‘The King’s Speech’: Bril­liant film, less-bril­liant his­tory

The Washington Post Sunday - - MOVIES - by Steve Lux­en­berg Steve Lux­en­berg is an as­so­ci­ate edi­tor at The Washington Post. lux­en­bergs@wash­post.com

Fool me once, shame on me. Fool me twice, and I must have just watched an­other Bri­tish movie based on his­tor­i­cal events. I emerged from the theater en­thralled with “ The King’s Speech,” nom­i­nated for 12 Os­cars. Al­though I was un­cer­tain about the ac­cu­racy of Colin Firth’s portrayal of KingGe­orge VI and his de­bil­i­tat­ing stam­mer (as the Brits call it), Firth’s im­pres­sive per­for­mance left me with a stut­ter ofmy own.

TheGolden Globes agreed, giv­ing Firth a best-act­ing nod. Could Os­car be next? Jolly well ought to be, I thought.

Then I ru­ined it. I men­tioned tomy wife that I might check some facts. “Don’t spoil it,” she groaned. (Speak­ing of spoil­ers, an alert to read­ers who haven’t seen the film: Con­tinue at your own risk.)

Let’s start with the stam­mer, which sur­faced when “Ber­tie” (a fam­ily nick­name) was a child. It’s the most pow­er­ful char­ac­ter in the movie. It lurks, be­dev­ils, per­se­cutes. Some films have sex­ual ten­sion. “ The King’s Speech” has stam­mer ten­sion.

Long be­fore Ber­tie took the throne upon his brother’s ab­di­ca­tion in 1936, he dreaded pub­lic speak­ing. As Duke of York, he could not avoid it. Into Ber­tie’s ter­ror comes speech ther­a­pist Lionel Logue. As they work to con­quer the stam­mer that threat­ens the king’s reign and psy­che, you want to stand and cheer.

Bril­liant film mak­ing. Less-than-bril­liant his­tory.

Record­ings sur­vive of Ber­tie’s speeches from his ear­lier years as Duke of York. As Bri­tish his­to­rian An­drews Roberts wrote in the Daily Beast, “ They make clear that his prob­lem was noth­ing so acute as this film makes out.” The ten­sion builds on the back of an al­tered time­line that turns the stam­mer into some­thing “so chronic that Colin Firth can hardly say a sen­tence with­out pro­longed stut­ter­ing.”

Peter Con­radi of the Times of London, who wrote a com­pan­ion book to the movie with Logue’s grand­son, had ac­cess to letters and di­aries Logue kept. Con­radi’s re­ply to Roberts is telling: “ The King’s Speech may get some his­tor­i­cal de­tails wrong, but it’s spot on when it comes to its cen­tral point: the close­ness of the friend­ship be­tween King Ge­orge VI and his un­con­ven­tional Aus­tralian speech ther­a­pist.”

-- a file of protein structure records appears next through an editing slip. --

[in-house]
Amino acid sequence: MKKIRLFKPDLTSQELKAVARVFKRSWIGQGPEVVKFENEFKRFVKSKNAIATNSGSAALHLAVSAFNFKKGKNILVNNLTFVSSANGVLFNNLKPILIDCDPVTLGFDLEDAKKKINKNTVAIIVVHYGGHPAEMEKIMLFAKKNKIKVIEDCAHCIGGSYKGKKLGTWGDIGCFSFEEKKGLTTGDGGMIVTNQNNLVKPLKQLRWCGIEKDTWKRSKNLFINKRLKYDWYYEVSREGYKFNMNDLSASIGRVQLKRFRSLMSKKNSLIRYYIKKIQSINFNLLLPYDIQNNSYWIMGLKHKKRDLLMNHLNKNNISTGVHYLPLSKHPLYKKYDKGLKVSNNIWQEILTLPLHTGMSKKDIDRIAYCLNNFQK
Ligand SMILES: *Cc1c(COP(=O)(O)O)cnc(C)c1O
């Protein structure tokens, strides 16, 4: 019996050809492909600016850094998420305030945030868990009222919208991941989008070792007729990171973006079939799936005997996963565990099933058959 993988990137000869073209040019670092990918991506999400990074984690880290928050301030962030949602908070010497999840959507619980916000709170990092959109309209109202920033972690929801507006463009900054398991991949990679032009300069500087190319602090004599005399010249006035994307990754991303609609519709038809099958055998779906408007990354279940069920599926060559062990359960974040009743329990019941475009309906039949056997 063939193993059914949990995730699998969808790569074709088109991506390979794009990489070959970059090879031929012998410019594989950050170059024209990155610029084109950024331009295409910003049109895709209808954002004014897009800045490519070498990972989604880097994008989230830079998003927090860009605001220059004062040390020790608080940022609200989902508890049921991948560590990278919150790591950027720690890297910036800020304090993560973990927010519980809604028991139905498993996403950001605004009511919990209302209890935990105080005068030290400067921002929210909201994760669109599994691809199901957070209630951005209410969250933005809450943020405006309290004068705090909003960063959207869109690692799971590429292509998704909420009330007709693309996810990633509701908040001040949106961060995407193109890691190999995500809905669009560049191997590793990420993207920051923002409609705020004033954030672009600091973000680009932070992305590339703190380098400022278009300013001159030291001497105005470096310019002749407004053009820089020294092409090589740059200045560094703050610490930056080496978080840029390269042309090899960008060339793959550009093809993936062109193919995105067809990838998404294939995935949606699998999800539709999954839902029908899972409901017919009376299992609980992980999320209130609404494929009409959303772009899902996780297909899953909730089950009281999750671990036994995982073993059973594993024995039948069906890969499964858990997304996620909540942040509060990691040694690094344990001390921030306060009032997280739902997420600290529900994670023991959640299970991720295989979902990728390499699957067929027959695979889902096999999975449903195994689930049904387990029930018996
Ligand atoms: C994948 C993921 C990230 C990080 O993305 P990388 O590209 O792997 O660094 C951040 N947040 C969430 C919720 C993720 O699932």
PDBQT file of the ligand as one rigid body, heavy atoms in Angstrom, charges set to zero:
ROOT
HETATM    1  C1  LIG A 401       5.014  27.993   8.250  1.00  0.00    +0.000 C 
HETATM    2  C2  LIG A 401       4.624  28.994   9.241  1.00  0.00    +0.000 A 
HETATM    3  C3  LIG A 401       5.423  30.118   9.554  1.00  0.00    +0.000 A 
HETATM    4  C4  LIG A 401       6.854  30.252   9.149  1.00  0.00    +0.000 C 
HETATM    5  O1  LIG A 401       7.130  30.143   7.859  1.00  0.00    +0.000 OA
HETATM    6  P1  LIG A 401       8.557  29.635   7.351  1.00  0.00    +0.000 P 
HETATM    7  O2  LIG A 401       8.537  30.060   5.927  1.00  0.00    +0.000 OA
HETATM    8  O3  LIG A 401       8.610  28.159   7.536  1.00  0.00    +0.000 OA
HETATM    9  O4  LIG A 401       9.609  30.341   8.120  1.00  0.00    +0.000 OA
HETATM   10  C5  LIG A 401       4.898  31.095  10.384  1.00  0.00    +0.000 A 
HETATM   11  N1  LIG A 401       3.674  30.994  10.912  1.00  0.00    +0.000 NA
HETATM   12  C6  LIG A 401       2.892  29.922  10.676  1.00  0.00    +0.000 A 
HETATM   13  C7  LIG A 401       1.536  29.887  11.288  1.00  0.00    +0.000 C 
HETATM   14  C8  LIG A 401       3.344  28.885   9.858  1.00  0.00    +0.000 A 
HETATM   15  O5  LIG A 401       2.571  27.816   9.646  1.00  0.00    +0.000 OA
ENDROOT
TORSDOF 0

Con­radi gen­er­ously of­fers an ex­am­ple of in­ac­cu­racy. “Roberts is right to point out that Tom Hooper, the di­rec­tor, has tin­kered with some of the ba­sic facts, such as hav­ing Win­ston Churchill back the ab­di­ca­tion of Ed­ward VIII, which put a re­luc­tant Ber­tie onto the throne in De­cem­ber 1936, whereas Churchill in­stead spoke out in fa­vor of Ed­ward and his ro­mance with Wal­lis Simp­son.” Tinker? Re­cast­ing Churchill into the op­po­site role?

There’s no grand de­cep­tion here. We all know that movies al­ter facts and time­lines for dra­matic ef­fect. But why do a film about his­tor­i­cal events if those events merely be­come props to be re­ordered for an “emo­tional truth?” For many, par­tic­u­larly Amer­i­cans, “ The King’s Speech” will be the only ver­sion of those events they will ever know.

I should have learnedmy les­son 30 years ago, when I saw“Char­i­ots of Fire,” the story of two Bri­tish run­ners at the 1924 Olympics. One wasHarold Abrahams, a sprinter bur­dened by his am­bi­tion. Crushed by his loss in the 200 me­ters, he sets out with a blind­ing de­ter­mi­na­tion to re­deem him­self in the 100. He achieves his goal— for his coun­try and for him­self.

Cap­ti­vated, I headed to the mi­cro­film. Big mis­take. The film had re­versed the or­der of the races so Abrahams could lose, then tri­umph. The “emo­tional truth” of his de­ter­mined dash to re­demp­tion? A fic­tion.

Fool me once, shame on me. Fool me twice . . .

Good luck, Colin. You cre­ated a great char­ac­ter. I’m root­ing for you.


THE ROY­ALS: Colin Firth andHe­lena Bon­ham Carter as the king and his queen.

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